—There’s a god in wired? Do you believe that?
—Answer me.

Maybe the most important scene happens at the end of the episode, when the creepy guys with the laser-pointer masks are looking up into Lain’s room. She stares out the window, and yells at them to go away. Next, her window vibrates, and one of the men’s mask explodes off of his face. Lain’s navi tells her, “intruder deterred.” Lain, as her physical self, has issued a command through the wired to interact with the meat. What can this mean?

—I said, answer.
[……if I believe there is, there is, and……]
—I’m not satisfied with that kind of answer.
[……there is…a god……]
—Yes, that’s right. The god of wired is the supreme god of the real world. Therefore, he controls this world absolutely. Understand?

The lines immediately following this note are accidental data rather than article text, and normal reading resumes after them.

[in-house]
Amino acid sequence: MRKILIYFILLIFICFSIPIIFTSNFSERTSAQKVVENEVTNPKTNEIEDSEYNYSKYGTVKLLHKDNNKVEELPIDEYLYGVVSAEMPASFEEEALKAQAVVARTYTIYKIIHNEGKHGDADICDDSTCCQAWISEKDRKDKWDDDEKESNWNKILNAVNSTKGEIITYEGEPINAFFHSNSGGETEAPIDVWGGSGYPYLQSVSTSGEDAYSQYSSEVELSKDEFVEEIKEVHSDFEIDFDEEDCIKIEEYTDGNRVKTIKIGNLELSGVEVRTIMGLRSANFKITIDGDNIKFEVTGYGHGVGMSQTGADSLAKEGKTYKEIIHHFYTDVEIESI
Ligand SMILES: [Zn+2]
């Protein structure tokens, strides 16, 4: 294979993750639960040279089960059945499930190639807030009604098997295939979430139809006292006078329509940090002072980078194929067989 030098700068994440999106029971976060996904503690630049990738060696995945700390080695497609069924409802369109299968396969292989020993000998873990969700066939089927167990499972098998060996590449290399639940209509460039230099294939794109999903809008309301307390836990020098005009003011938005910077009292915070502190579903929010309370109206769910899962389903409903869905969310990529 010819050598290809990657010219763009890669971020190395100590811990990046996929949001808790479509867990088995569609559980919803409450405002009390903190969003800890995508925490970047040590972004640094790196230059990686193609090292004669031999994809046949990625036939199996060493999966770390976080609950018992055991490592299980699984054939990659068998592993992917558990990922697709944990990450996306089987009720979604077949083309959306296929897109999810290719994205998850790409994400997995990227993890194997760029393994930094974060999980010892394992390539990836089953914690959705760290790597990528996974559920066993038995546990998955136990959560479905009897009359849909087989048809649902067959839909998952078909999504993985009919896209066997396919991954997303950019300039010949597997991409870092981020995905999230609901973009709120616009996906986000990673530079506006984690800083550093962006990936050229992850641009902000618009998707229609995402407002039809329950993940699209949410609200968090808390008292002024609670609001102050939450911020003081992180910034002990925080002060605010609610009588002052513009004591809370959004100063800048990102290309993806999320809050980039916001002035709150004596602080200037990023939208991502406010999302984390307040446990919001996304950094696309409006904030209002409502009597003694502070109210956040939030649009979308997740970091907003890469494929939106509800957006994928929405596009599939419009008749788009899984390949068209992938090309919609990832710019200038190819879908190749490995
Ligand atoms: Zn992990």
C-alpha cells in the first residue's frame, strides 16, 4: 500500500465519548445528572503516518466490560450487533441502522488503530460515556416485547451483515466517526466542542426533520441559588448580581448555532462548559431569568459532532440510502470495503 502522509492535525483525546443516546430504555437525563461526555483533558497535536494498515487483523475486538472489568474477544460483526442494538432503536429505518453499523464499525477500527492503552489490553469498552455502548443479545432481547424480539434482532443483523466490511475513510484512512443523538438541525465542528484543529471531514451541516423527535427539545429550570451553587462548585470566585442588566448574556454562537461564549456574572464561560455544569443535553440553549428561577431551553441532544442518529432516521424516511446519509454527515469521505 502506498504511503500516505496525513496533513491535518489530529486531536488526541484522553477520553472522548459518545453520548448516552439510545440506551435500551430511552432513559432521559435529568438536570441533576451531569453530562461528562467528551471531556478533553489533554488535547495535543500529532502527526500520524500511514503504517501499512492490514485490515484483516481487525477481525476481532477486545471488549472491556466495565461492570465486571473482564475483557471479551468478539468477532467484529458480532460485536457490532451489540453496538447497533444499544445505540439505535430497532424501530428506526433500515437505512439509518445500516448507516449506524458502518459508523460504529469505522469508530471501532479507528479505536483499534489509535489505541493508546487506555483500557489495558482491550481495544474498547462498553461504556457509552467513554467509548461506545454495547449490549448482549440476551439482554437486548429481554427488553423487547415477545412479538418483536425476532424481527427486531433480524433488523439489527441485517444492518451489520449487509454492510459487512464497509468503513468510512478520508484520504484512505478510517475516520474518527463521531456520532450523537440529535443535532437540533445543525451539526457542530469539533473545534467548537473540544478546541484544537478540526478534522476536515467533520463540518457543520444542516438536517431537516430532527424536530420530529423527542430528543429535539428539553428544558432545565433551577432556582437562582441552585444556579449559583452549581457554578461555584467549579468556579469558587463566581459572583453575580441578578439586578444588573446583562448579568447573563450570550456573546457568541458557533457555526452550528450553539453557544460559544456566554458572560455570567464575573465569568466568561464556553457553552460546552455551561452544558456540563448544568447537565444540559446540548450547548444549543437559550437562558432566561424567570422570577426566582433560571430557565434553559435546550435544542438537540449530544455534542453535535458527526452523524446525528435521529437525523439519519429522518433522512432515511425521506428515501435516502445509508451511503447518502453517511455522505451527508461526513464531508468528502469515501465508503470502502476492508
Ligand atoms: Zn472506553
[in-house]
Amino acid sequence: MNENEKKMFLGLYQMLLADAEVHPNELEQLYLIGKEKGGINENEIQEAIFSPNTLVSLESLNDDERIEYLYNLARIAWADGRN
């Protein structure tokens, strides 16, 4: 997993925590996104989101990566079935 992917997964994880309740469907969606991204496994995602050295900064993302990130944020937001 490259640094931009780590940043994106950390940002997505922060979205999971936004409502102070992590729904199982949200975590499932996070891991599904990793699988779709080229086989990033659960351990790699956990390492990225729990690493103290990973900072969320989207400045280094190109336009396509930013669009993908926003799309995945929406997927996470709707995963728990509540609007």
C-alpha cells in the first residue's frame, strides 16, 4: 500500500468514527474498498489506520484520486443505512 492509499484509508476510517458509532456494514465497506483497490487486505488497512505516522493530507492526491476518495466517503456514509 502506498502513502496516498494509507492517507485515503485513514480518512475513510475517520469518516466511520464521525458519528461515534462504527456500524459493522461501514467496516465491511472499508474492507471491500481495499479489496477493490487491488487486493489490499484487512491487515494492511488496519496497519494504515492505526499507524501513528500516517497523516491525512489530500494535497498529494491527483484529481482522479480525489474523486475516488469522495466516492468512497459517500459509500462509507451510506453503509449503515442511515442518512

[……who are you?]

 – Layer 04, from ab# rebuild an omnipresence in wired

16 thoughts on “First Serial Experiment—[Lain]—Religion, Layer: 04—Lain the Connected

  1. I’ve seen some dislike for Lain on the ‘net — people who deride it for being pretentious, meandering, etc. While I can understand some of their critique (it’s not exactly the most accessible or audience friendly series around) I like your thoughts in this post, because I also enjoyed the parallels between the Wired and the Internet, between people and technology. To me, it felt like a series more about ideas and concepts than anything else — while it had the tendency to feel cold and detached, there are some genuinely interesting elements there. Even aside from all of that, it has a particular feeling to it that I don’t think I’ve come across in any other Anime or Manga…it’s like this strangely unsettling, eerie quality. Really distinctive.